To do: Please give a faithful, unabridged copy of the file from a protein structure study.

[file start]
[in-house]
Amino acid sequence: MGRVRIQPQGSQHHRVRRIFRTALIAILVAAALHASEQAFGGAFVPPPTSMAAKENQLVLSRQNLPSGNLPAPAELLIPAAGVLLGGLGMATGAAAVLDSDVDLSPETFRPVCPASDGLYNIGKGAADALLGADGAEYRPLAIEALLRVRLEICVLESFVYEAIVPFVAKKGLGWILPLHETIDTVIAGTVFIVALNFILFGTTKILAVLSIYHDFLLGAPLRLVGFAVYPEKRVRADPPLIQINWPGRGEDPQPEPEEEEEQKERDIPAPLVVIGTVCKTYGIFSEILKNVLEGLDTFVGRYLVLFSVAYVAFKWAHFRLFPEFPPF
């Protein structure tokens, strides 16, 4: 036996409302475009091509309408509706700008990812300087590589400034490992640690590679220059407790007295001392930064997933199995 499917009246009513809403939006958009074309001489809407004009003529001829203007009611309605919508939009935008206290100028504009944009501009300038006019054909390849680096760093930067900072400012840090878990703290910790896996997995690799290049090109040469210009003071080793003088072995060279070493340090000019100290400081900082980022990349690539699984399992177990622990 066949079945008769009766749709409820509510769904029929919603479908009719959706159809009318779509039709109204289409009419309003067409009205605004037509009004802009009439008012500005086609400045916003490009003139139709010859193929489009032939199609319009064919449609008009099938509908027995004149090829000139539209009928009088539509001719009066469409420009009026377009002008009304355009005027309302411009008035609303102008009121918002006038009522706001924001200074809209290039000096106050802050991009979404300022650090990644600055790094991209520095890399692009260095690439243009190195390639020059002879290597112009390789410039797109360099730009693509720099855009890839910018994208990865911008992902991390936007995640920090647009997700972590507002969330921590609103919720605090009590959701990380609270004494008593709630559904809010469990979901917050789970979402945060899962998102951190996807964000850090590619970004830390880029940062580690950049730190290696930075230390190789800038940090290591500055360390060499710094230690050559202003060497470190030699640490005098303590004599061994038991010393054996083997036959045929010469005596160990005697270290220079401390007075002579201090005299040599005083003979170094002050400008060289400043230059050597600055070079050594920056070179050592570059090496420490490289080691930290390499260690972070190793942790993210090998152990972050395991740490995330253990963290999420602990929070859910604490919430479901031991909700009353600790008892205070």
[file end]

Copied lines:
[in-house]
Amino acid sequence: MGRVRIQPQGSQHHRVRRIFRTALIAILVAAALHASEQAFGGAFVPPPTSMAAKENQLVLSRQNLPSGNLPAPAELLIPAAGVLLGGLGMATGAAAVLDSDVDLSPETFRPVCPASDGLYNIGKGAADALLGADGAEYRPLAIEALLRVRLEICVLESFVYEAIVPFVAKKGLGWILPLHETIDTVIAGTVFIVALNFILFGTTKILAVLSIYHDFLLGAPLRLVGFAVYPEKRVRADPPLIQINWPGRGEDPQPEPEEEEEQKERDIPAPLVVIGTVCKTYGIFSEILKNVLEGLDTFVGRYLVLFSVAYVAFKWAHFRLFPEFPPF
């Protein structure tokens, strides 16, 4: 036996409302475009091509309408509706700008990812300087590589400034490992640690590679220059407790007295001392930064997933199995 499917009246009513809403939006958009074309001489809407004009003529001829203007009611309605919508939009935008206290100028504009944009501009300038006019054909390849680096760093930067900072400012840090878990703290910790896996997995690799290049090109040469210009003071080793003088072995060279070493340090000019100290400081900082980022990349690539699984399992177990622990 066949079945008769009766749709409820509510769904029929919603479908009719959706159809009318779509039709109204289409009419309003067409009205605004037509009004802009009439008012500005086609400045916003490009003139139709010859193929489009032939199609319009064919449609008009099938509908027995004149090829000139539209009928009088539509001719009066469409420009009026377009002008009304355009005027309302411009008035609303102008009121918002006038009522706001924001200074809209290039000096106050802050991009979404300022650090990644600055790094991209520095890399692009260095690439243009190195390639020059002879290597112009390789410039797109360099730009693509720099855009890839910018994208990865911008992902991390936007995640920090647009997700972590507002969330921590609103919720605090009590959701990380609270004494008593709630559904809010469990979901917050789970979402945060899962998102951190996807964000850090590619970004830390880029940062580690950049730190290696930075230390190789800038940090290591500055360390060499710094230690050559202003060497470190030699640490005098303590004599061994038991010393054996083997036959045929010469005596160990005697270290220079401390007075002579201090005299040599005083003979170094002050400008060289400043230059050597600055070079050594920056070179050592570059090496420490490289080691930290390499260690972070190793942790993210090998152990972050395991740490995330253990963290999420602990929070859910604490919430479901031991909700009353600790008892205070």